- Food for three days per person, minimum. Use foods you will eat, and that store well, such as nuts, sport bars, canned vegetables, fruits, meats, dry cereals, and military type preserved meals (available at surplus and survival stores). Freeze dried back packing foods are lightest, but only work if you have a stove for hot water.
- A Swiss army knife, or a stainless steel multi-tool knife (Leatherman), with scissors, can opener, blades, and screwdrivers.
- Map, compass, and whistle. When you are in a weakened state, or have a parched throat, a whistle may draw someone’s attention and save your life. In smoke or fog, a compass may be the only thing pointing you in the right direction. I like to keep my compass on a string so I can hang it around my neck for easy reference in confusing situations (darkness, fog, smoke, etc.)
- Sewing kit with extra–heavy-duty thread and at least two extra heavy duty needles. Should be strong enough to stitch a torn strap onto your backpack. A “Speedy Stitching Awl” works great for heavy duty repairs.
- Towel or dishcloth.
- Knives, forks, spoons, and so on. A camping “mess kit” is a compact set of utensils.
- Tent and/or roll of plastic sheeting for shelter.
- Extra clothing, such as long underwear, hat, jacket, waterproof mittens, leather work gloves, rain coat or poncho, sturdy boots, and so on. Remember, cotton is almost worthless when wet, but wool and specialty outdoor clothing (usually polyester) wicks moisture and is warm when wet.
- Entertainment for kids and other special needs (prescription medicines, diapers, extra glasses, etc.).
- 50 feet of heavy duty nylon string or light rope.
- Record of bank numbers and important telephone numbers.
- Spare checks and cash. Many Katrina victims were caught without any cash. TIP: Use a bank that has widespread branch locations so their records won’t disappear in a severe local disaster, leaving you with no bank account access.
I suggest you keep the following items in one handy location so you can add them to your “Grab-And-Run” kit if you have the time, space, and need in your particular situation:
- Compact camping stove for boiling water and cooking food. I personally like the back country multi-fuel stoves by MSR. Remember to store a spare fuel bottle too!
- Back country camping gear, like a large internal frame pack, foam sleeping pad (Thermarest, Ensolite, etc.), a large low cost tent (comfortable, but won’t stand up to heavy wind and snow), a smaller more expensive 3 or 4 season back country or expedition style tent that can stand up to high winds and/or snow (in case you will be without shelter for some time, or need to carry all supplies on your back).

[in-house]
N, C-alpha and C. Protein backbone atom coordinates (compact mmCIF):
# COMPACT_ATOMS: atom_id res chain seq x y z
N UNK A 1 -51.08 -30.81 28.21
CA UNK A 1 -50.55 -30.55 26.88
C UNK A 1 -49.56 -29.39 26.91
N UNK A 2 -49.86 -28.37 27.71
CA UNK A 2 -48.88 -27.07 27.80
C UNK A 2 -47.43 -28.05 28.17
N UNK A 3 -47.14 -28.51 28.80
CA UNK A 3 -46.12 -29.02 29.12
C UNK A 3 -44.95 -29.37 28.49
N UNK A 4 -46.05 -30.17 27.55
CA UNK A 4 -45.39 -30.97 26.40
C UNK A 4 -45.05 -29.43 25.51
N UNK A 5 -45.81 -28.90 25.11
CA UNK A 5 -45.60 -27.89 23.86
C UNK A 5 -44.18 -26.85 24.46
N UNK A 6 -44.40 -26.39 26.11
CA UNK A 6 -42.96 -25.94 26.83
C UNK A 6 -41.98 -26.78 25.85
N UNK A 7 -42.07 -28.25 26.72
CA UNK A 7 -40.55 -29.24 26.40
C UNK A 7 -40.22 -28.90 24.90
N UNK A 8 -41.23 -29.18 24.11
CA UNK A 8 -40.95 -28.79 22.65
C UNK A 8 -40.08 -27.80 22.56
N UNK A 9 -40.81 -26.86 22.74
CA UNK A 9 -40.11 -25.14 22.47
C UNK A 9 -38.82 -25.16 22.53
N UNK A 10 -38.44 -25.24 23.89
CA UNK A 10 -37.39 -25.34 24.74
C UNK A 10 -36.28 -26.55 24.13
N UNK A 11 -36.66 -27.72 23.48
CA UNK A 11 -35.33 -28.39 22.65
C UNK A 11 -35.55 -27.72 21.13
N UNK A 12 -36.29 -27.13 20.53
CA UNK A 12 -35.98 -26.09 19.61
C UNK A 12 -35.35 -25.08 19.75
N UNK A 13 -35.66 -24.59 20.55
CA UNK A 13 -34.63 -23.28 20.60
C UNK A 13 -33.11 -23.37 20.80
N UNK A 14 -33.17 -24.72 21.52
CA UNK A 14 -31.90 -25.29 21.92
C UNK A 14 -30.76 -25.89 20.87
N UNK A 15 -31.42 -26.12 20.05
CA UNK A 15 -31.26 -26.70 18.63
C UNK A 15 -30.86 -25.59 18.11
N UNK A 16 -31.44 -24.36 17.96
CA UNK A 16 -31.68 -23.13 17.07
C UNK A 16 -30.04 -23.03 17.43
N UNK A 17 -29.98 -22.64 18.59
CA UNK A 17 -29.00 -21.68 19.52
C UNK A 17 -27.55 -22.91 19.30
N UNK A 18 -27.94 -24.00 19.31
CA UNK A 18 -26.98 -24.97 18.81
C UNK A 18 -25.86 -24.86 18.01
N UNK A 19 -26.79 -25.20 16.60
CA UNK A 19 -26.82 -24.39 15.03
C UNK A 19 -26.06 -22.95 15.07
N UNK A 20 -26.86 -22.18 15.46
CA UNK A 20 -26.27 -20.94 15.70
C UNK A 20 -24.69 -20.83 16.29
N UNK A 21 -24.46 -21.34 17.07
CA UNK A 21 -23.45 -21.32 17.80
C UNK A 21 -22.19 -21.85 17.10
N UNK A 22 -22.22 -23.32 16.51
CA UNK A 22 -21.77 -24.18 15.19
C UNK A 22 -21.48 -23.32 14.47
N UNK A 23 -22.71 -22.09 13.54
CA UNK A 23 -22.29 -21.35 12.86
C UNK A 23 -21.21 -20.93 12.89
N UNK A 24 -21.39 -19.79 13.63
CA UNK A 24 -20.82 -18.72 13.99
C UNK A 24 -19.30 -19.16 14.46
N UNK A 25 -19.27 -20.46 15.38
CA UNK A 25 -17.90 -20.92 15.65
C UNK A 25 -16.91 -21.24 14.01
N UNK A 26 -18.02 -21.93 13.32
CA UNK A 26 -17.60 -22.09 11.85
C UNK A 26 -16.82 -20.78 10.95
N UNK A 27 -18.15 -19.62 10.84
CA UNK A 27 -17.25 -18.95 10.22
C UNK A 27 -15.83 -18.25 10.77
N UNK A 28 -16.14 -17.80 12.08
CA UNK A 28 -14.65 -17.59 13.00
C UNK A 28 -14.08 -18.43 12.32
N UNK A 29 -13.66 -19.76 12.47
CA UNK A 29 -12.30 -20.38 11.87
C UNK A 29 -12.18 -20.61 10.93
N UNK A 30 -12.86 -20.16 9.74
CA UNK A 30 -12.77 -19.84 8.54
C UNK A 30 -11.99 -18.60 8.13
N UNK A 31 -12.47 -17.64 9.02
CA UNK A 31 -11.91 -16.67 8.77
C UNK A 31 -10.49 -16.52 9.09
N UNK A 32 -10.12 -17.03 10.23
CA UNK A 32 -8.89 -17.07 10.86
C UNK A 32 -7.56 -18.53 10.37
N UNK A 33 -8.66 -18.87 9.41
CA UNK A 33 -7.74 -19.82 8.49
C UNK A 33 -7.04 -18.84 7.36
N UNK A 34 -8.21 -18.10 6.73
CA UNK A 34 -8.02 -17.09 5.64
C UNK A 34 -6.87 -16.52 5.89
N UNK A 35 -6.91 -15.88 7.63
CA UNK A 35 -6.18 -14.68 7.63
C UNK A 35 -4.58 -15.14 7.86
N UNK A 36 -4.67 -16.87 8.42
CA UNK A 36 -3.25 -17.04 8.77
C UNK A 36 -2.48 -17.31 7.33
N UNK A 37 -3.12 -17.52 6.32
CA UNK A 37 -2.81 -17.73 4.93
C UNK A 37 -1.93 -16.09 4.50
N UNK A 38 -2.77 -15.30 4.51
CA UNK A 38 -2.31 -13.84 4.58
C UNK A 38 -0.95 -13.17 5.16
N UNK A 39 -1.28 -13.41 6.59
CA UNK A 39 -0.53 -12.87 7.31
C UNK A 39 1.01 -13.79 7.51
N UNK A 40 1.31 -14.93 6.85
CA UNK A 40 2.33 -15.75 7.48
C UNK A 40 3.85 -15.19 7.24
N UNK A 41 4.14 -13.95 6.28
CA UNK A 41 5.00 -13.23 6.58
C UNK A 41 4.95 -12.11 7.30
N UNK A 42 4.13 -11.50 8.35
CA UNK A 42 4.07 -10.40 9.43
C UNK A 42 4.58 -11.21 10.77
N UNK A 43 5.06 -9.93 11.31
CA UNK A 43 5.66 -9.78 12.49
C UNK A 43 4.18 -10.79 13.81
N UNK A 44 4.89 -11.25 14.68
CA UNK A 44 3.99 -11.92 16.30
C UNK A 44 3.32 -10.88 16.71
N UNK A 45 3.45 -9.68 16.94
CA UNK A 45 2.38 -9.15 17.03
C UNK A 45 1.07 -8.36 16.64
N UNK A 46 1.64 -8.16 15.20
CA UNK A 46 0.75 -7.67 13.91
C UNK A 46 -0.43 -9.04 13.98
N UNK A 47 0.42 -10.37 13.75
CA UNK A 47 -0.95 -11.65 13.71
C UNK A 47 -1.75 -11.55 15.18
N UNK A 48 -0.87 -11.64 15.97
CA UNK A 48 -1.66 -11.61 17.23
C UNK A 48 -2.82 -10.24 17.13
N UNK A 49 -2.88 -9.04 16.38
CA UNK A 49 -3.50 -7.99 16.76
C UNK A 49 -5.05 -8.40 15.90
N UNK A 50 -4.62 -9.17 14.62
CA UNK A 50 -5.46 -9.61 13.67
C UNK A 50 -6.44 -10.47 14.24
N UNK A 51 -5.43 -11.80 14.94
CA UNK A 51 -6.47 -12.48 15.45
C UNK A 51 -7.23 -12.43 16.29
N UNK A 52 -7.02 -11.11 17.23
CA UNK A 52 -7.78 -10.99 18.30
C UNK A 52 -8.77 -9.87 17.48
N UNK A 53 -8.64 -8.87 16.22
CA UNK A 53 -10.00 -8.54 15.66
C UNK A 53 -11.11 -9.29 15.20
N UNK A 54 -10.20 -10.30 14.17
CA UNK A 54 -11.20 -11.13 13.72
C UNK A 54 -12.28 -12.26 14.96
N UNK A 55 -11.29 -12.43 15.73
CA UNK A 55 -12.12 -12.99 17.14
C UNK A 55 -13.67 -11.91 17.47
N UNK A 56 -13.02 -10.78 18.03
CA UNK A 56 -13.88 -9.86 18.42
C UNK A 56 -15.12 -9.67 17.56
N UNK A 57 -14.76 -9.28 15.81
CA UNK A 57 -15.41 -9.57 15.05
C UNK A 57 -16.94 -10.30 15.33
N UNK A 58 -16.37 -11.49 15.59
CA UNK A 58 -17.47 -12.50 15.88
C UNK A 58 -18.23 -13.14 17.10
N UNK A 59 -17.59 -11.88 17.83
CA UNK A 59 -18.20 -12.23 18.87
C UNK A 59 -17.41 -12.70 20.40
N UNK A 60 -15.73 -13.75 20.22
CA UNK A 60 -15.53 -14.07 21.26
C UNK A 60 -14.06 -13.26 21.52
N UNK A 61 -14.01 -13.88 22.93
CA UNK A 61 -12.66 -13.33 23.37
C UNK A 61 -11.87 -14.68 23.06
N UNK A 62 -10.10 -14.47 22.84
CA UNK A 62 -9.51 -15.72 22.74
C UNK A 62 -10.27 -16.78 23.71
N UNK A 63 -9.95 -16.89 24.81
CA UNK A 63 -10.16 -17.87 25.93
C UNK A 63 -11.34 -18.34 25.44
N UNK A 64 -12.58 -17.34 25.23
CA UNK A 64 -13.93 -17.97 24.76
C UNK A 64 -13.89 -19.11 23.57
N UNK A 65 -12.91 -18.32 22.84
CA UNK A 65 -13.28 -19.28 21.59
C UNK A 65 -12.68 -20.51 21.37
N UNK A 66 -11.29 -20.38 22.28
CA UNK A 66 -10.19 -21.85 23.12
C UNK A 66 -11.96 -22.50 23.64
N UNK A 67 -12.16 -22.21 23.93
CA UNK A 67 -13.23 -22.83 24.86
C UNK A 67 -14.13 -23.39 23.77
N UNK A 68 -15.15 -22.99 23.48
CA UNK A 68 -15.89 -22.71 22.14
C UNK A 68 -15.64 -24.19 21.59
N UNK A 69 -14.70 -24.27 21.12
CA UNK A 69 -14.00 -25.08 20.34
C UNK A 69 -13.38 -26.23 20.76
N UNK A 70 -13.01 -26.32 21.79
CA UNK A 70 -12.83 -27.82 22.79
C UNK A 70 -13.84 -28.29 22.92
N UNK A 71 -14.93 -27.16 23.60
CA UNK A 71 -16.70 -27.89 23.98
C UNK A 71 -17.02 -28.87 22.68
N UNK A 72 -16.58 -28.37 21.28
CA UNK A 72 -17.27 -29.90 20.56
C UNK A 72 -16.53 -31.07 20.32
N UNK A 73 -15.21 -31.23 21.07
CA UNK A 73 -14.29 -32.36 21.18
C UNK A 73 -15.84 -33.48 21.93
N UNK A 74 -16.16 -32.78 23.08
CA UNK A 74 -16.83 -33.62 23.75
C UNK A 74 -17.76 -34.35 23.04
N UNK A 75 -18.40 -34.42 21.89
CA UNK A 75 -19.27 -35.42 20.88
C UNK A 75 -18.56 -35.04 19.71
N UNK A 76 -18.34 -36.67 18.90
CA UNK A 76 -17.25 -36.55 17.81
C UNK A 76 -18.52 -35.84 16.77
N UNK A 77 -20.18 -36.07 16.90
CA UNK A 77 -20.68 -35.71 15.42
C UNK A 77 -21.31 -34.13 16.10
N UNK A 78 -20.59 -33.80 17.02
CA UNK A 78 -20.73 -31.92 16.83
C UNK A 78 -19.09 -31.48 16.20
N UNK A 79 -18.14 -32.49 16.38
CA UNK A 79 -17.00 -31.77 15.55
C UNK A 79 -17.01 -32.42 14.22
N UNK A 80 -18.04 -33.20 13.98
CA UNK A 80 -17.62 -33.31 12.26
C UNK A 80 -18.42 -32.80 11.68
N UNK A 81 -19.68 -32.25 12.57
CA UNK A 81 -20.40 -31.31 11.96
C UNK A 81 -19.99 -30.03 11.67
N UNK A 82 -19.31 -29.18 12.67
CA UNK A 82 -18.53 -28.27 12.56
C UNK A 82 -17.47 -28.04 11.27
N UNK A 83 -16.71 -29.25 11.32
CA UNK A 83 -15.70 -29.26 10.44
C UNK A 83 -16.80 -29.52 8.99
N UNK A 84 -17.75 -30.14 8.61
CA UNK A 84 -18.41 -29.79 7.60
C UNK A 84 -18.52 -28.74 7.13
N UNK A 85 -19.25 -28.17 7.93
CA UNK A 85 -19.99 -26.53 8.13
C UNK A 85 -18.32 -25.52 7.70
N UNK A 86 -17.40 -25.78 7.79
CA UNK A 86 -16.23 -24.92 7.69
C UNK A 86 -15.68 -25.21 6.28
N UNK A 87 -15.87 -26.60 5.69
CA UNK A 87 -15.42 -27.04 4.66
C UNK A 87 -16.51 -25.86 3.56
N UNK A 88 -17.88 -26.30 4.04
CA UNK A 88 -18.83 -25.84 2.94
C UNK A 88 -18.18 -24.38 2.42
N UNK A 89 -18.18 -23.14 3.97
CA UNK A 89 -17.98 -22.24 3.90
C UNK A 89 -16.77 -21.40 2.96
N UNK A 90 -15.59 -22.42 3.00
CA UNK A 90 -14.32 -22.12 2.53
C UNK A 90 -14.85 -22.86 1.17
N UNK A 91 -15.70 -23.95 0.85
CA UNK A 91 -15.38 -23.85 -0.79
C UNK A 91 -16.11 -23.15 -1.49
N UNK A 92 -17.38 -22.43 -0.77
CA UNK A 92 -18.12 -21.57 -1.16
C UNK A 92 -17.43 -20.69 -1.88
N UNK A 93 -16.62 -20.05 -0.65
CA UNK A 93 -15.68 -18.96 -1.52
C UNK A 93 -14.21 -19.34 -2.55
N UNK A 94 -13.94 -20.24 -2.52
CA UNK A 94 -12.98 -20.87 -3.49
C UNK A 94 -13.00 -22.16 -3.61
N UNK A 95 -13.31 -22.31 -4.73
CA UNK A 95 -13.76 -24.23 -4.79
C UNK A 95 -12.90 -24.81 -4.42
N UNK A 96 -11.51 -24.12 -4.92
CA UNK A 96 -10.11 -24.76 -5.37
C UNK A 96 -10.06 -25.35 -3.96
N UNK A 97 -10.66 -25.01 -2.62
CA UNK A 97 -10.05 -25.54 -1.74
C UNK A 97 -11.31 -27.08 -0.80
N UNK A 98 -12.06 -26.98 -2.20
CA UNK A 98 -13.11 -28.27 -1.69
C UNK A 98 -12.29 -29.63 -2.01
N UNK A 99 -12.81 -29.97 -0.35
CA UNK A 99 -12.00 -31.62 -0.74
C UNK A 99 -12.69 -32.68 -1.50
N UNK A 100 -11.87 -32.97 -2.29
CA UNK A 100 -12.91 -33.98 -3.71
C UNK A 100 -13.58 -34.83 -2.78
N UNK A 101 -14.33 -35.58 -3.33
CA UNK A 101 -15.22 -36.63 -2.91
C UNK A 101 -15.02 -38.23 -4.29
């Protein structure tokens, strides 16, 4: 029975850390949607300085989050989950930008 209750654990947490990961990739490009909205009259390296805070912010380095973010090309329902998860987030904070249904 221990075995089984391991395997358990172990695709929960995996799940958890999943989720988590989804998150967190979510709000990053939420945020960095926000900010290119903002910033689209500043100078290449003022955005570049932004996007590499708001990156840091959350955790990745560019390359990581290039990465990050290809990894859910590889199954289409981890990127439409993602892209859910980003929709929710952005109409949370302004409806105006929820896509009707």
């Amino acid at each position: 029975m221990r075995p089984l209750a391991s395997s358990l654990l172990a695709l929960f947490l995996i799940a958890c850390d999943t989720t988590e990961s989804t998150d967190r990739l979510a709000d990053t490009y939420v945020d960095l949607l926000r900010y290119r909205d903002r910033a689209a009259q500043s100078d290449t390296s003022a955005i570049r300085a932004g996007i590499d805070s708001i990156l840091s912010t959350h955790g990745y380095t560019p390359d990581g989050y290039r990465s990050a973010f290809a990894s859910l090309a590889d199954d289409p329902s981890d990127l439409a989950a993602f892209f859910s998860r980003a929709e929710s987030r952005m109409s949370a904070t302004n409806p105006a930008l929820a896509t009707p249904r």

- A large capacity water filter, that is gravity or siphon fed, like the ones from MSR or Berkefeld, will process many more gallons of water with far greater ease than the smaller pump type back country filters. A high capacity filter is great to have on hand if you have the room for it, or the capacity need (water for several people or more).
- A more comprehensive first aid kit than you would normally carry on your back into the backcountry.
- In major metro areas where terrorism is a concern, or rural areas where wildfires are a concern, I suggest you include a painter’s respirator with activated carbon filter canisters, or a gas mask, for filtering out smoke and/or noxious fumes. Painter’s respirators are not very expensive and can be found at any large hardware store or builder’s supply house (Home Depot, Lowes, etc.). Gas masks can be found at army surplus or survival outlets.
- 25 kitchen-size garbage bags and sewage treatment chemicals (powdered type preferred) for garbage and toilet sewage. A few large hefty bags can double for raincoats, ground cloths, and shelter. I usually skip the sewage treatment chemicals (lime, etc.), but if you live in an urban area with major earthquake or terrorist potential, it is probably a good idea to have some lime on hand to cut the smell of human waste.
TIP: If you are not a seasoned outdoors type person, I suggest that you begin to practice outdoor skills with a little car camping and follow that with some easy back packing. There is nothing like carrying all your gear on your back for a few days in the woods to teach you what really counts and what you can easily do without. The skills you learn in the back country will make surviving a disaster much easier, and more comfortable, and may help save the lives of your friends and family. Your local back country specialty store can provide you with all the gear you need, plus books and basic instructions to get you started. Additionally, you can attend one of many different backcountry schools to learn these skills in a safe well supervised environment (NOLS, Outward Bound, etc.)
By Matthew Stein, P.E., Author of When Technology Fails: A Manual for Self-Reliance and Planetary Survival, ISBN #978-1933392837, published by Chelsea Green Publishing, White River Junction, VT (800) 639-4099 http://www.chelseagreen.com